Read Matthew 11:1-15.
The greatest insight of the book is that God desires to show mercy and grace to all the peoples of the world. No one nation or group can claim exclusive rights to His love. The task of the nation of Israel was to preach this message about God’s universal love to all the world Genesis 12:1-3. But they forgot this missionary purpose and eventually claimed God and His blessings as theirs alone. The Book of Jonah cries out against this narrow-minded interpretation of God and His purpose. In the last verse of the book, God makes it plain to Jonah that His mercy and compassion is as wide as the world itself: “And should I not pity Nineveh, that great city, in which are more than one hundred and twenty thousand persons who cannot discern between their right hand and their left, and also much livestock?” 4:11.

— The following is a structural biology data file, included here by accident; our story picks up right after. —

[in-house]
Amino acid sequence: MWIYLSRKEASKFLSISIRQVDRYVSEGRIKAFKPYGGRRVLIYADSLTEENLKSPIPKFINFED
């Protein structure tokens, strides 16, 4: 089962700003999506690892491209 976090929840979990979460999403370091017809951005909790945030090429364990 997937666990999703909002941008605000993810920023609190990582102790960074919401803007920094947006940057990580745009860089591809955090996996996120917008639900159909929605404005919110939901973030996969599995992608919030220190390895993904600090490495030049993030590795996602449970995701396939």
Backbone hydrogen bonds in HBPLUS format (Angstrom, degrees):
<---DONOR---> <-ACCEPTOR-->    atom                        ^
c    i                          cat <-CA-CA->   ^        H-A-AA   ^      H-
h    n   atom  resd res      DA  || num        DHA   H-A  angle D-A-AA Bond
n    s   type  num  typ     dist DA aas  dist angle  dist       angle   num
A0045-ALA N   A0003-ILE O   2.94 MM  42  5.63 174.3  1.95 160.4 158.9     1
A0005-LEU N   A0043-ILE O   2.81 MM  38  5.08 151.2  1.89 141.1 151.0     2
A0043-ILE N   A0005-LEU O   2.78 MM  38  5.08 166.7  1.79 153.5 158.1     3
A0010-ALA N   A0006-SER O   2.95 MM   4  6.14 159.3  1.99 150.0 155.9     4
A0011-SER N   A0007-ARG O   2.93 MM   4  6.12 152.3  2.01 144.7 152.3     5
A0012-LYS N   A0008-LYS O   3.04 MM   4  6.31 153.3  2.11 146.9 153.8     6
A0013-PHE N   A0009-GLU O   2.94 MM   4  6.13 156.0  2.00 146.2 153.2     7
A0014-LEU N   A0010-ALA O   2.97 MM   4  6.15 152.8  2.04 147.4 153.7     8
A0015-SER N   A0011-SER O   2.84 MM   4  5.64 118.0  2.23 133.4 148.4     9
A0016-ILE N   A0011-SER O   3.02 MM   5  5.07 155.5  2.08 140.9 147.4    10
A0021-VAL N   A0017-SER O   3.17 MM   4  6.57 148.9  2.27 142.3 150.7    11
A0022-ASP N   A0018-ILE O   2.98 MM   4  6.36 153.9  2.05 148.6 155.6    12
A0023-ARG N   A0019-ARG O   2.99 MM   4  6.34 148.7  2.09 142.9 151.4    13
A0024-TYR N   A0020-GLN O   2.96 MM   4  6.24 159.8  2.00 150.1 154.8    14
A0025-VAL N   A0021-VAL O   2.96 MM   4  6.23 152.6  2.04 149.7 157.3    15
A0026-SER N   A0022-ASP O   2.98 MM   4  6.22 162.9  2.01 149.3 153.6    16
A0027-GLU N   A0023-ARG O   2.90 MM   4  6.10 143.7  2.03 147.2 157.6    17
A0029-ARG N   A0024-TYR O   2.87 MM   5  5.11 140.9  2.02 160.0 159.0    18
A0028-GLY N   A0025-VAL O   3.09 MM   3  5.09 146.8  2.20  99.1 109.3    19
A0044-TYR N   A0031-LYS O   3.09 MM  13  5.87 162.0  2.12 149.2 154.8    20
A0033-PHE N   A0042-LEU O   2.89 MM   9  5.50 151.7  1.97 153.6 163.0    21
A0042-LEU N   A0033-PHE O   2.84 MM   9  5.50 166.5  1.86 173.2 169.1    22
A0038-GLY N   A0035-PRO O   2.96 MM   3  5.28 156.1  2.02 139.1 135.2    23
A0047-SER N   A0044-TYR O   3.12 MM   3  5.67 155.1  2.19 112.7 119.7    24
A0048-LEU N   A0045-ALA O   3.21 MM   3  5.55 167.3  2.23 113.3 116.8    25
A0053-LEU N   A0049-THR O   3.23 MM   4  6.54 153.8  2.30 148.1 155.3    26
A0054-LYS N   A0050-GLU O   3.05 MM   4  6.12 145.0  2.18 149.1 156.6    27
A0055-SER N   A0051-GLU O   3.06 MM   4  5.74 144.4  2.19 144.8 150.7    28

Some Bible readers insist on interpreting this book as an allegory or a parable. But these approaches ignore Jesus’ own literal interpretation of Jonah. In speaking of His death and resurrection, Jesus declared, “For as Jonah was three days and three nights in the belly of the great fish, so will the Son of Man be three days and three nights in the heart of the earth” Matthew 12:40; (also Luke 11:29-32). Thus, the Book of Jonah is much more than a fish story. It is a beautiful account of God’s grace that lifts our sights to the greatest love story of all-the death of His Son Jesus Christ for the sins of the world.
Joe nuh (a dove) the prophet who was first swallowed by a great fish before he obeyed God’s command to preach repentance to the Assyrian city of Nineveh. Jonah was not always a reluctant spokesman for the Lord. He is apparently the same prophet who predicted the remarkable expansion of Israel’s territory during the reign of Jeroboam II (ruled about 793-753 B. C.; 2 Kings 14:25). This passage indicates that Jonah, the son of Amittai, was from Gath Hepher, a town in Zebulun in the northern kingdom of Israel.